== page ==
The full title of the book is Colloquial Latvian: The Complete Course for Beginners by Dace Prauliņš and Christopher Moseley. Published before 2000, it has been around for quite a while.
The author of this book is not a native speaker but has a wife with a Latvian first name. Many native Latvians helped prepare this book and it was tested on at least one person who learned Latvian with this book.
This course aims to provide a working knowledge of the contemporary Latvian language.
The new edition, however, is
Specially written by experienced teachers for self-study or class use, the course offers a step-by-step approach to written and spoken Latvian. No prior knowledge of the language is required.
Take a look at a typical lesson and excerpts of real reviews below to see how it does.
It is interesting to note that the author is teaching Latvian at University College London and they’re using this book in the course.
- this book explains Latvian grammar, unlike other books about Latvian
- simplifies grammar concepts (short, long, mixed conjugations instead of types and subtypes, ignores the instrumental case, like it should)
- provides cultural information
- very comprehensive
- not completely beginner friendly: no explanation of grammar terms, you’re thrown into cold water right away
- lack of practical vocabulary
At the beginning of each lesson, there is a summary of what you should know by the end of the lesson.
Then you get to listen to the first dialogue.
And learn the vocabulary.
Multiple sections of Language points follow that explain various bits of Latvian grammar.
There’s another dialog and some exercises.
Finally a reading passage with an audio recording.
Here are excerpts of what other learners are saying about this book.
It looks like it’s a bit too advanced for complete beginners:
It drops you into very advanced grammatical concepts very early on (I think perfect tense is covered in chapter 2)
I did not find this course to be very helpful to an absolute beginner.
This book is too advanced for a beginner and too simple for anyone who is ready for its content.
This book was confusing for me, a beginner, and within ten days I returned it for a refund.
I really do want to learn to speak Latvian but this book is way beyond me.
The book does a terrible job introducing the beginner to Latvian. It throws words at you in the first chapter like accusative and nominative and genitive and dative, like I am supposed to know what it is talking about.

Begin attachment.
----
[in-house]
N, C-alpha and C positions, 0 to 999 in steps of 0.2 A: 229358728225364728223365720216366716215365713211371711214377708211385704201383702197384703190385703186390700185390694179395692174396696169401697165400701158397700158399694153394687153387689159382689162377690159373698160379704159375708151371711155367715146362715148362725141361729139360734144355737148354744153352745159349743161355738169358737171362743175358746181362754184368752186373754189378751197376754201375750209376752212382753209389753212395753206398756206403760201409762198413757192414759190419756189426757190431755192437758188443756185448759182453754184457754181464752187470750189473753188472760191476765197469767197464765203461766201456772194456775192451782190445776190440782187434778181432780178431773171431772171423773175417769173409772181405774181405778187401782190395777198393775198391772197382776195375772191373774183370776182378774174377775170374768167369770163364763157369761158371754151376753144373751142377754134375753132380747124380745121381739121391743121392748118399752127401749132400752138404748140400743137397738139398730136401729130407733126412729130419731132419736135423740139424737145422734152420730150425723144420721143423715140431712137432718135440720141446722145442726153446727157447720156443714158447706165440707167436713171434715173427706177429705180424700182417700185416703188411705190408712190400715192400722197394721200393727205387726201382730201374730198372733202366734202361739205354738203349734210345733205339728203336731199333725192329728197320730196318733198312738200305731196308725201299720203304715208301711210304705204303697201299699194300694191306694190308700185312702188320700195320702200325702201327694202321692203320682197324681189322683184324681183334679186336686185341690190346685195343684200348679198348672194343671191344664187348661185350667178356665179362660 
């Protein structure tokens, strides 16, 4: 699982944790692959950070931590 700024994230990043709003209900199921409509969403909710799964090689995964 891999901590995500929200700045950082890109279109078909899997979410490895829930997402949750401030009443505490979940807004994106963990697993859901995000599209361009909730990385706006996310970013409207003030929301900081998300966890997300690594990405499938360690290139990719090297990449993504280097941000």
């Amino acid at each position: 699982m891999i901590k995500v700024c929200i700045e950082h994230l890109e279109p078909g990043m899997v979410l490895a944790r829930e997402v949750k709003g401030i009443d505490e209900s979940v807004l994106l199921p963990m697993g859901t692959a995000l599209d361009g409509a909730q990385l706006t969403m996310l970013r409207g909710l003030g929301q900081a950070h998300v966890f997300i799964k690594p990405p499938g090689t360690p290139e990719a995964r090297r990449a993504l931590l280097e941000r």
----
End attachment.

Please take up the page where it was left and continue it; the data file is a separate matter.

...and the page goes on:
I do recommend the “Teach Yourself”-book instead.
I speak 8 languages … it would be a great challange to study Latvian but….. not with THIS book.
Some like that the story that is used throughout the book is relatable:
the theme is refreshing, too- the dialogues involve a family of Latvian origin living in Australia that goes back to the old country to rediscover its roots after Latvia regains its independence
The book follows a story of Latvian Australians coming to visit relatives and seeing the sights of Latvia and can, from this perspective, provide insight for those who don’t know a lot about Latvia.
Buy this pack and feel like you were in a Latvian family.
For those of us who are of Latvian descent, this is a great way to recover our Latvian language heritage. Well done…to the authors.
But some object to the style used in this book:
This course attempts to instruct by having you be an outside observer to situations, rather than having you learn as a direct paricipant.
I guess when it comes down to it I wonder why I’m learning Latvian from a Brit/Aussie?
Many complaints about the lack of practical vocabulary:
There isn’t a logical progression of vocabulary
There is little vocabulary building, and too few practical phrases presented
Furthermore, there aren’t a lot of instantly accessible phrases that beginners would need to know in order to survive.
but I would like to be able to ease my way into the culture by being able to communicate in some basic everyday situations. For example I would like to be able to hail a taxi, order coffee, or buy grocieries.
People like that the book provides some cultural information:
There is good inclusion of cultural information — actual maps of riga to learn directional vocabulary, newspaper ads, excerpts from Raina or dainas
The thing the book is good at is providing cultural information so that a newcomer gets a sense of the place and the people.
But perhaps the book would be more successful if it had used the space dedicated to cultural information for explaning grammar terms instead.
Table of Contents
The sounds of Latvian.
1. At Riga airport
2. On the way to Riga
3. At home in Riga
4. Shopping in Riga
5. Country life
6. A birthday
7. Midsummer celebrations
8. A bus journey
9. Flats and houses
10. The doctor comes
11. Business dealings
13. A bicycle trip
14. A dinner
15. A trip along the coast
16. Music and culture
17. The Latvian mass media
18. Jānis seeks his family roots
19. The family’s last days in Latvia
Key to excercises
Glossary of grammatical terms
Index of language points
You can get all audio files for free on the publishers website.
If you are a complete beginner, this book will probably not be a good starting point to learn Latvian. If you are already familiar with grammar terms (noun, adjective, nominative, accusative, etc.) it could be useful.